BUSH’S WAR….I decided a couple of days ago that it would just be masochistic to complain about Glenn’s latest attempt to pretend that democracy promotion was the real reason for the Iraq war. However, Julian Sanchez is a stronger man than I am and says what needs to be said. He speaks for me in this.
But I will add one more thing: except in passing, George Bush didn’t mention democracy promotion as a rationale for the war until his AIE speech of February 26, a mere three weeks before the bombing started. The fact that he went months with barely a mention of freedom and democracy in the Middle East ? and then made such a lame speech when he did finally mention it ? was one of the main reasons that I turned against the war. I originally supported the war as a way to “promote the values of tolerance, human rights, and democratic self-government” in the Middle East, but then switched sides when I finally concluded that my reasons for supporting the war were not George Bush’s (“It’s simply become wishful thinking to believe that Bush is really committed to any kind of serious effort to promote democracy in Iraq”). In other words, I have a pretty good memory about this stuff since it had a considerable effect on my own thinking.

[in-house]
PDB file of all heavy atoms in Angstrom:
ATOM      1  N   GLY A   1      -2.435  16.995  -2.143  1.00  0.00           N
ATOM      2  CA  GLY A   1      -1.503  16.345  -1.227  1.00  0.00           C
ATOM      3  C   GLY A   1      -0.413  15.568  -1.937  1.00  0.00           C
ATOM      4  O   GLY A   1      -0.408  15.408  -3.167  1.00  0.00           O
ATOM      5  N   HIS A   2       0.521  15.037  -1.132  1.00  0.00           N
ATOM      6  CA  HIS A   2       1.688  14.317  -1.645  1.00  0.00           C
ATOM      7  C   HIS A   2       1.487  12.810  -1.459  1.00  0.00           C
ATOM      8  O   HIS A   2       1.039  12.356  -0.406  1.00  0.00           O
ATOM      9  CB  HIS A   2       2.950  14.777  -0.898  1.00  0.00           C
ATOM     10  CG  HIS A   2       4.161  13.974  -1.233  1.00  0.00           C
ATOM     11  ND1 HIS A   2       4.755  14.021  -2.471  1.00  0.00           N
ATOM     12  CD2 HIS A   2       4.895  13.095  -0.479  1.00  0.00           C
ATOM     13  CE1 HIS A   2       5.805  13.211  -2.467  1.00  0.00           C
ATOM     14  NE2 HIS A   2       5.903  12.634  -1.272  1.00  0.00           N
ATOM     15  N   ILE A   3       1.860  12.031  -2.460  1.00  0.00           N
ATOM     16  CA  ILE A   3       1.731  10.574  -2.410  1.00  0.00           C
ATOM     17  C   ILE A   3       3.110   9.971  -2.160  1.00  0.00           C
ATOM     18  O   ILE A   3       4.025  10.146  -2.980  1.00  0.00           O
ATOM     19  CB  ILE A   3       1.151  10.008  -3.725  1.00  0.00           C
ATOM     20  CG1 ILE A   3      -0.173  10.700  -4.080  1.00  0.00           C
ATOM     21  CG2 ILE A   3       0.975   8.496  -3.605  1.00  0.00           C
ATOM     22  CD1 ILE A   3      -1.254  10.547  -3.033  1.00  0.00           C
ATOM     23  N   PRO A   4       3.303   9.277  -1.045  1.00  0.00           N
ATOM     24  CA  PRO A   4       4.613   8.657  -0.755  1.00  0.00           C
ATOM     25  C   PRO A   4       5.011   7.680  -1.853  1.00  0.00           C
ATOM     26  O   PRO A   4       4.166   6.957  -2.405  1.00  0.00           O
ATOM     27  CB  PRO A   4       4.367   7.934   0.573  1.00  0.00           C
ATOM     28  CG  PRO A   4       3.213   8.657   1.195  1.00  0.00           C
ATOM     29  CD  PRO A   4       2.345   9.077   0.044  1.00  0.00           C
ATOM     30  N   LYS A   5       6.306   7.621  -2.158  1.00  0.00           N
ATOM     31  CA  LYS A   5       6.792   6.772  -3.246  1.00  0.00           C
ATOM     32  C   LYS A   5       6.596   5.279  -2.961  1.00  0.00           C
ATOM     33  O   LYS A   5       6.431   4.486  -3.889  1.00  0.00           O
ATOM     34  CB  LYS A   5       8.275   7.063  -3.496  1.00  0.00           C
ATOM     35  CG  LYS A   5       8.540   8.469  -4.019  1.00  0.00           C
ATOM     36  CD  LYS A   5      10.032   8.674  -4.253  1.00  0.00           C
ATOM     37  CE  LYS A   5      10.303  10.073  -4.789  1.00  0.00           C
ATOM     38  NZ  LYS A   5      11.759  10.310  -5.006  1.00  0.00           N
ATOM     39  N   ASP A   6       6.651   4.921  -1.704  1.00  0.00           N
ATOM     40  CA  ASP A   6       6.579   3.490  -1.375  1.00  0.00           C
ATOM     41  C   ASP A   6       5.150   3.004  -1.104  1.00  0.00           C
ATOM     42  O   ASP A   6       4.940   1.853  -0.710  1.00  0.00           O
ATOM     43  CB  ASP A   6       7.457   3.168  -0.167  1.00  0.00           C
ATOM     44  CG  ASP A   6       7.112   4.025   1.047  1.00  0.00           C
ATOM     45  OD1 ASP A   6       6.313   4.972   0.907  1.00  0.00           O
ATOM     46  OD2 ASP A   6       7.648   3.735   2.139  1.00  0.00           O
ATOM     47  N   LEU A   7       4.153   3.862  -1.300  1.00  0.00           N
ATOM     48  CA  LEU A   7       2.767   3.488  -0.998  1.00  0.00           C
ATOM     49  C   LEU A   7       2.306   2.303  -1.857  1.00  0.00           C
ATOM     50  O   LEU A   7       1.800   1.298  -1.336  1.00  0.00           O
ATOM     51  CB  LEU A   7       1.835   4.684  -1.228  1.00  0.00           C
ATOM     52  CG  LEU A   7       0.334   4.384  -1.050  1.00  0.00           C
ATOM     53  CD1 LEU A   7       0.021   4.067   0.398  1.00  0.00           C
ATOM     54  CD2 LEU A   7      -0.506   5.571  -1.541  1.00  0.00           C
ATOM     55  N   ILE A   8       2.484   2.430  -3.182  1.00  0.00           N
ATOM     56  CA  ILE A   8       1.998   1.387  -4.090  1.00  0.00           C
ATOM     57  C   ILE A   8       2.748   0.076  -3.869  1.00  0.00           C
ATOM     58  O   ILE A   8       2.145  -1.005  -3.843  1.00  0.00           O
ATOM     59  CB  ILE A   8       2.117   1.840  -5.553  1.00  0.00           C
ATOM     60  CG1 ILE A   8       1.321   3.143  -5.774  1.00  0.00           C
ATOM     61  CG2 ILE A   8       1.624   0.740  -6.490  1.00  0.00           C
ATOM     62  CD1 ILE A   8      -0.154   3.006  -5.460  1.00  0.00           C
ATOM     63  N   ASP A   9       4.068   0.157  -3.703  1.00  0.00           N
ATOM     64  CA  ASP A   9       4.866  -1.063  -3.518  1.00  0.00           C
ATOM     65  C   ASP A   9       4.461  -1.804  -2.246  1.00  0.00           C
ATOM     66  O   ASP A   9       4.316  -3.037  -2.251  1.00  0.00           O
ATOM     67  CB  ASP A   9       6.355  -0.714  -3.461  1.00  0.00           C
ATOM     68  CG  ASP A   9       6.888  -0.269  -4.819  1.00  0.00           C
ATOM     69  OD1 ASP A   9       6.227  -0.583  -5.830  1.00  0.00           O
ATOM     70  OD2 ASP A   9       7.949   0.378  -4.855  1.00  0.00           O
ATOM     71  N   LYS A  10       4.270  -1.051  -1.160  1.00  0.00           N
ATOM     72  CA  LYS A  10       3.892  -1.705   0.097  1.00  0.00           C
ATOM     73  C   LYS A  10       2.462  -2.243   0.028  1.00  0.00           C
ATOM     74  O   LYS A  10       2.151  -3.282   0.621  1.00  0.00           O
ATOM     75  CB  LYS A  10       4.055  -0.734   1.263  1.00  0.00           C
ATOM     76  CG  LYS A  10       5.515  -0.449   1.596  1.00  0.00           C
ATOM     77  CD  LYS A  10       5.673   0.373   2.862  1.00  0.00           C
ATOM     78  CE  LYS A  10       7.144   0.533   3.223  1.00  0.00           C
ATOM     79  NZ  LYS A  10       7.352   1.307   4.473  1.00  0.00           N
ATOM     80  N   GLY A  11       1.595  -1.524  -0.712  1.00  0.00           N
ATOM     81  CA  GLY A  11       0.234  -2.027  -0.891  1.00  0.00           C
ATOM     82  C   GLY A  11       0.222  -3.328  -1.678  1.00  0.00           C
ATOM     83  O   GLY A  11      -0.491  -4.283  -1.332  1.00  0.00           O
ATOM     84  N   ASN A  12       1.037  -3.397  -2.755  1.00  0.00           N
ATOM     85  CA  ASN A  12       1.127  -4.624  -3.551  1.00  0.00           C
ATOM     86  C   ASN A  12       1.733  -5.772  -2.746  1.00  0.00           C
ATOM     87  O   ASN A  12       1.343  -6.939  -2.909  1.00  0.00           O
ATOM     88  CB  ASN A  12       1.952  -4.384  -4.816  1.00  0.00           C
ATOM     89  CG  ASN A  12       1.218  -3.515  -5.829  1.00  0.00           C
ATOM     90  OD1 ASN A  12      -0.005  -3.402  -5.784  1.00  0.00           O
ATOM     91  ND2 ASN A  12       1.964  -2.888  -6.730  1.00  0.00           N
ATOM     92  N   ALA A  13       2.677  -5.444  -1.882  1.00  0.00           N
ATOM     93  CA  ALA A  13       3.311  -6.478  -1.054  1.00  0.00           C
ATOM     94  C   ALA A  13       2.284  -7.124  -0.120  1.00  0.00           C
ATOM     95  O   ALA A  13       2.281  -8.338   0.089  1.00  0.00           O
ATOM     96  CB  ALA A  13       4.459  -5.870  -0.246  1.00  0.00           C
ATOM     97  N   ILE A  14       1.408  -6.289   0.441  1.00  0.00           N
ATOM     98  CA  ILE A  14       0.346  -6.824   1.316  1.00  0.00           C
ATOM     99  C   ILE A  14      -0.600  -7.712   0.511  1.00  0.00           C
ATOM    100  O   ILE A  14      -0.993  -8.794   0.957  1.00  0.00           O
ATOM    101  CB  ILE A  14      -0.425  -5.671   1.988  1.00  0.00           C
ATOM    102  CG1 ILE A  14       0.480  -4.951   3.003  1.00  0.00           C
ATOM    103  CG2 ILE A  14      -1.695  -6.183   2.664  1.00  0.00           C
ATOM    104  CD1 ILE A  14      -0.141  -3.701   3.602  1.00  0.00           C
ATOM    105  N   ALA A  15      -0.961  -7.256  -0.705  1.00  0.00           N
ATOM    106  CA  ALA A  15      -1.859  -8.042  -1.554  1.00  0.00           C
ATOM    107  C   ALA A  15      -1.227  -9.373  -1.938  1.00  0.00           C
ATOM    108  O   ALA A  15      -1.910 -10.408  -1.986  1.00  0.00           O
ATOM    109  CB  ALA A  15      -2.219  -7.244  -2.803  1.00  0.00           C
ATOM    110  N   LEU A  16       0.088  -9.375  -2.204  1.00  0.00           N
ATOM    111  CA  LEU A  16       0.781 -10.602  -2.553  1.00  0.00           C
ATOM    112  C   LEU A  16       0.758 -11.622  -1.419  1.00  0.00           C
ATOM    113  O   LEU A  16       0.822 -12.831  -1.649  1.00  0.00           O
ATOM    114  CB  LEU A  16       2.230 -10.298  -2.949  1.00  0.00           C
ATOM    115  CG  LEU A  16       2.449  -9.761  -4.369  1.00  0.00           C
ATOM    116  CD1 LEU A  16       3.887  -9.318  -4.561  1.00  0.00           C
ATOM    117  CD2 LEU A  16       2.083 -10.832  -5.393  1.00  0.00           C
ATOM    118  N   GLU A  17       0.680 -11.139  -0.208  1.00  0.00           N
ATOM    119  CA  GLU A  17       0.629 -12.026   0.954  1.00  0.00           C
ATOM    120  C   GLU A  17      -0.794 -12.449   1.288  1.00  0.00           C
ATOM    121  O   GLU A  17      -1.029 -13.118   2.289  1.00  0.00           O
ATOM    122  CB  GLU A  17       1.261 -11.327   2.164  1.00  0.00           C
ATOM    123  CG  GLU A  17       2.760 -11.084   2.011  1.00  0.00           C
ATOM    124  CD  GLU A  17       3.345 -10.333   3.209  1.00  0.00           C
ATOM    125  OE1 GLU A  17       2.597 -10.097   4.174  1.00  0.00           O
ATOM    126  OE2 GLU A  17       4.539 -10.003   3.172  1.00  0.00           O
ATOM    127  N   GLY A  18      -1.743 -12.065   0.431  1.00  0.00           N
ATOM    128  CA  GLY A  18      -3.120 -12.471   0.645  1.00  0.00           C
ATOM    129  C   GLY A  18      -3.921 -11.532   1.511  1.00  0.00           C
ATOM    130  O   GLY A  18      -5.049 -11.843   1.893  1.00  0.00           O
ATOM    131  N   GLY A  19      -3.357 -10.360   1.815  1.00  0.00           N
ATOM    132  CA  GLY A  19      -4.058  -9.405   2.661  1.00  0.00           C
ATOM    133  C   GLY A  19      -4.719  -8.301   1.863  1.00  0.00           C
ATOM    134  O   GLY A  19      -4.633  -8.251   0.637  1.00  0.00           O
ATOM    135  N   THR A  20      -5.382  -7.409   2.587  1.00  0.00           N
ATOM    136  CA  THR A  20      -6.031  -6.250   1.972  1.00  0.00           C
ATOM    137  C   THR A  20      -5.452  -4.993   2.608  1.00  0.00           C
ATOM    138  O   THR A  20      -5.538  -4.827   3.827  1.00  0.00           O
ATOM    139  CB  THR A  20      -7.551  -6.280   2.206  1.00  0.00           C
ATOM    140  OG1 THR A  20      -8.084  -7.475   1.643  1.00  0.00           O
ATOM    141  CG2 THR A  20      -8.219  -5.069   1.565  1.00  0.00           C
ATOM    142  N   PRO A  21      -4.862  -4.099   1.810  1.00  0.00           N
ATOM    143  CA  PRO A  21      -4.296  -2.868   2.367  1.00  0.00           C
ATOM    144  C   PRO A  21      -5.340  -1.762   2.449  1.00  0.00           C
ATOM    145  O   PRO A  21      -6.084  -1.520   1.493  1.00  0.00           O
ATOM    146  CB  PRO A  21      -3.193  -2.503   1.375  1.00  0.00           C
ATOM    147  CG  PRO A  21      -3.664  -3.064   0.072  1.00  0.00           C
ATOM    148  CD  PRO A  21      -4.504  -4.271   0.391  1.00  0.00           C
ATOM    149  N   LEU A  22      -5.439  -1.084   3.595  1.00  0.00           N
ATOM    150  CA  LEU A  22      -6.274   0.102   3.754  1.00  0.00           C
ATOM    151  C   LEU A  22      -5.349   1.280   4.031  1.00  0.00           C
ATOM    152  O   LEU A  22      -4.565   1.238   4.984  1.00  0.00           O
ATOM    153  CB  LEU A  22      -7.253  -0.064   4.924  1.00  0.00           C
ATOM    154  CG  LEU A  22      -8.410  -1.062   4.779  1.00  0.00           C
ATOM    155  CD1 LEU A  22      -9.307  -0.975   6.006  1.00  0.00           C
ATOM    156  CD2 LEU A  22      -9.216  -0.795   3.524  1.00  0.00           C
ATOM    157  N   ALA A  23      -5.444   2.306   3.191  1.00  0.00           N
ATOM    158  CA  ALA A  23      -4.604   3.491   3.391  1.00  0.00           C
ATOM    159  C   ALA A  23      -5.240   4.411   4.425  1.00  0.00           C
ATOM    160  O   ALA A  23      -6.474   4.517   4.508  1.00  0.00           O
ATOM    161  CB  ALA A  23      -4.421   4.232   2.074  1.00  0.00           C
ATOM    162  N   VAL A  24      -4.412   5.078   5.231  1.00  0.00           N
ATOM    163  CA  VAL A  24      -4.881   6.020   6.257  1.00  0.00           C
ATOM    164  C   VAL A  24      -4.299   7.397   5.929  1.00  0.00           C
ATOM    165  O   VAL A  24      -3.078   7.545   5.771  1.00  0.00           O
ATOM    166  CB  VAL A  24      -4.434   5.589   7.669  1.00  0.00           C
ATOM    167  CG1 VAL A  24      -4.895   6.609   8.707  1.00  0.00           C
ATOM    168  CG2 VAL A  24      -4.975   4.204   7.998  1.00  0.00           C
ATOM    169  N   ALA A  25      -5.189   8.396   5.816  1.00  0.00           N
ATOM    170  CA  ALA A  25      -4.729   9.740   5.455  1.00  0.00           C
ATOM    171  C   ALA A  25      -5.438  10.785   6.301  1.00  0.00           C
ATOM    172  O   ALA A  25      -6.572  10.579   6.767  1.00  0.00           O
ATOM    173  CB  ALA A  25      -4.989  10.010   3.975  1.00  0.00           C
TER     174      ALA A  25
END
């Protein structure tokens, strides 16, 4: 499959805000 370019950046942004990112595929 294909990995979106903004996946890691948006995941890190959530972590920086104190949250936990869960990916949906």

Still not convinced? Here is Bush’s 2003 State of the Union speech, delivered seven weeks before the war started. Read through it. There are 1,200 words about Iraq’s weapons of mass destruction and the danger they pose. There are exactly zero words about bringing democracy to Iraq and the greater Middle East. In fact, aside from a passing reference to Palestine, the word “democracy” is used only once in the entire speech: in reference to Iran, in a passage that specifically states that “different threats require different strategies.” The United States supports Iranian aspirations, Bush said, but that’s all. It’s not a reason to go to war.
I can’t look into George Bush’s heart, but I can listen to his words and watch his deeds. And based on that, democracy promotion was not on his agenda before the war, during the war, or after the war until the Ayatollah Sistani forced his hand. Let’s not demean history by pretending otherwise.